It’s surprising to think how, compared to the current structure of Arte Fiera, the galleries adapted themselves to available space: «In that first year they looked for some panels, but [the art work, ed.] was exposed as best as they could; perhaps the walls were painted white, nevertheless they were well kept as they were inside the stands companies built especially for SAIE. Gallery owners obviously studied layouts to the best of what was available to them; in any case they were exhibited on walls, each gallery thinking of its own space».
Was it a risk investing in Bologna?
«I must say, Bologna had a barycentric advantage for trade fairs, it was easy to get there. Though I personally suggested it because Milan has always been a “mecca” of sorts, Turin remains closed in a world of its own, and Rome just makes you drunk.
At the Bologna Fair we organized exhibitions on fashion, footwear, perfumes and many other sectors with great success. The problem was selling the pieces with the legislation at the time. The Swiss were more tolerant, just think that the gallery owners, when they went there [to Basel, ed.], slept in Germany because they had better accommodation, ate in France, and were able to come and go with trunks full of paintings as nobody said anything. Nobody asked. Nobody even thought of smuggling and no one checked.
Introducing cultural elements – such as a fair on children’s books or Arte Fiera – into a fair dedicated to industrial and commercial elements was simply amazing».
Did the experiment have positive results?
«Let’s just say that at the time expos, and their respective balance sheets, were all thought through very carefully – it was difficult to make ends meet. The set-up and what it took to organize the fair (walls, floors, lighting) cost a lot of money. Same it is now, everything has to be assembled then dismantled at a (high) price. The results were positive though, so much so that for the following edition some obliging counsellors went on a trip to Basel, I’m not sure if it was in ’74 or ’75. I met Achille Bonito Oliva there and a group of Italians who represented ‘internationality’».
This concludes Maurizio Mazzotti’s extraordinary testimony, which takes us back in time to the n° O edition of Arte Fiera. Forty-six years ago, in the prefabricated buildings outside of SAIE, organisers and gallery owners still didn’t know (and perhaps couldn’t even imagine) how important those hot June days would be for the future. The premise, the “experiment” from which Arte Fiera was created appears to be permeated by absolute normality. There was no sensationalism, no pretence, only the desire to be involved. Visitors to the exhibit, young and old, «viewed art whilst eating ice cream». They lived this new experience with the curiosity of those who had no expectation. The n°0 edition of Arte Fiera reminds us that even great things need fertile soil and seeds to be planted in order to grow and bear fruit.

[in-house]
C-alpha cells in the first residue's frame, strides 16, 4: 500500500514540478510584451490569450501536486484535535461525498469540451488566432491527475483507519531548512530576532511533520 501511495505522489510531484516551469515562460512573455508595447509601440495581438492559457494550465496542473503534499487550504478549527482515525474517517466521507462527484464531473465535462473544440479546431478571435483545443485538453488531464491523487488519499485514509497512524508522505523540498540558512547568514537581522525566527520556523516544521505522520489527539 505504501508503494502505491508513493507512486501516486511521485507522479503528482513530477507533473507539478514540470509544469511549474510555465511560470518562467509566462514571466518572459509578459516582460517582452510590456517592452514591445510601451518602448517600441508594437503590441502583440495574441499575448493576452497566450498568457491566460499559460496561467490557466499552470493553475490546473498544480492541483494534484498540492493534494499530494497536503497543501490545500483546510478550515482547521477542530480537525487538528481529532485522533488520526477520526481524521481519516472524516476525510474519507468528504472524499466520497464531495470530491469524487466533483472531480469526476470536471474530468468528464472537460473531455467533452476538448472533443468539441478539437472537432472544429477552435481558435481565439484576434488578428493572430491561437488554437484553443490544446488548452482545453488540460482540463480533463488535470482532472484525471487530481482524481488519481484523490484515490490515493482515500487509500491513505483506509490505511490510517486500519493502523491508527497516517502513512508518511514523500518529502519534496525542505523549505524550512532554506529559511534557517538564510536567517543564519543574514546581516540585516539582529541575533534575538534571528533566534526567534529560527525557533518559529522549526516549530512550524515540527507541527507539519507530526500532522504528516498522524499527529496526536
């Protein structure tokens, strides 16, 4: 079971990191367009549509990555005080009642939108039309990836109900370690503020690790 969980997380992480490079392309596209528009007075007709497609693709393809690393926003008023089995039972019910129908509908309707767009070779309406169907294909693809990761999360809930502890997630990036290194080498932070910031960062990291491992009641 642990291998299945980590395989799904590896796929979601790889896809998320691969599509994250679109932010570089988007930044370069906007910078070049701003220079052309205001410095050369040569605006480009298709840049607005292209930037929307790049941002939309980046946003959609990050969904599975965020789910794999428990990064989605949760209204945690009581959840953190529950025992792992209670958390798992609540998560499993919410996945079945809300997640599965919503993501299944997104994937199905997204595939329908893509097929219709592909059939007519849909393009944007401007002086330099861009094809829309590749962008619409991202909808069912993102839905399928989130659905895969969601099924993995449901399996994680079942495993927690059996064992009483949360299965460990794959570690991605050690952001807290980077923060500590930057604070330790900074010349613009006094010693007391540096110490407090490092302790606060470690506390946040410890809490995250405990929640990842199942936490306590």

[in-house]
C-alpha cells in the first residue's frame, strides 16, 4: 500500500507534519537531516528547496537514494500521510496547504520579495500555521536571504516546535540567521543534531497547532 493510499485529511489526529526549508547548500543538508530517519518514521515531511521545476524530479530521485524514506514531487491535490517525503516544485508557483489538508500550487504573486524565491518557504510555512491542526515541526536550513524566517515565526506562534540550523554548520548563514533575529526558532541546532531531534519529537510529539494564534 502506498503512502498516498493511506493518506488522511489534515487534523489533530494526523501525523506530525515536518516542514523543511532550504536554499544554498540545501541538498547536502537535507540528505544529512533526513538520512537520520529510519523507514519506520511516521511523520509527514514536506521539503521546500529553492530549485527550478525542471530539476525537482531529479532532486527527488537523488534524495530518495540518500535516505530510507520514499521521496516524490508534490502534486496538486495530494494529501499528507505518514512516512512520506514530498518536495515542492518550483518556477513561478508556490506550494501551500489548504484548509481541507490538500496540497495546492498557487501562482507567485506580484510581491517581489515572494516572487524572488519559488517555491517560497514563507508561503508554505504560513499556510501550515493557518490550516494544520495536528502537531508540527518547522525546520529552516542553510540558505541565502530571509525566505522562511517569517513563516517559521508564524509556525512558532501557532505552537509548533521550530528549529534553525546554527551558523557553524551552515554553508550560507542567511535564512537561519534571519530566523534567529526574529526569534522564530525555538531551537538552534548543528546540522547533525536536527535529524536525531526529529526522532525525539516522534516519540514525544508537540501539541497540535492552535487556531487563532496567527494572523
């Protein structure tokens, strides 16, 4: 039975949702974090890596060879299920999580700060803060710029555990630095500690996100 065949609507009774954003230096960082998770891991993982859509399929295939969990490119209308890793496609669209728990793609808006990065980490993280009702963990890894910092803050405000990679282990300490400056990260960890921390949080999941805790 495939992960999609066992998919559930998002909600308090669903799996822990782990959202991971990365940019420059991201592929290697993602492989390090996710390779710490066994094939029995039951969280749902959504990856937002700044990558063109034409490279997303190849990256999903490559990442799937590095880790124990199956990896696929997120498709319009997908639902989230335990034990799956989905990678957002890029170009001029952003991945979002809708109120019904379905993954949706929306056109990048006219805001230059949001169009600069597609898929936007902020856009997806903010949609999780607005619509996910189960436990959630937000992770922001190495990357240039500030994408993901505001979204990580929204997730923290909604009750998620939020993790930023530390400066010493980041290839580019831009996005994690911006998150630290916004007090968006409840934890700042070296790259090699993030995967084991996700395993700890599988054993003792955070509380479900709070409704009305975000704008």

From Arte&Fiera 40, curated by Claudio Spadoni and Giorgio Verzotti, 2016, pg. 154
 Villa delle Rose was closed in 1974, the collections it was housing were moved to the Modern Art Gallery designed by Leone Pancaldi, found in the same neighbourhood as the Exhibition Centre. The complete history can be found on the Bologna History website.
 The first edition of SAIE took place in 1965.
Special thanks to everyone in Galleria de’ Foscherari who went out of their way to help us find information on Arte Fiera n°0; to Ilaria Monarini who scanned photos from the catalogue so we could show you; to Maurizio Mazzotti who agreed to meet with us and recounted a story we thought had been lost forever.
- Bologna, notiziario del comune: informazioni dell’Ufficio stampa del Comune di Bologna, a. 1974 n.14
- Arte & Fiera 40, a cura di Claudio Spadoni e Giorgio Verzotti, Edizioni Corraini, 2016
- Catalogo ArteFiera Bologna 1974
- Francesco Poli, Il sistema dell’arte contemporanea: produzione artistica, mercato, musei, Edizioni Laterza, 2011
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Translated by Ludovica Sarti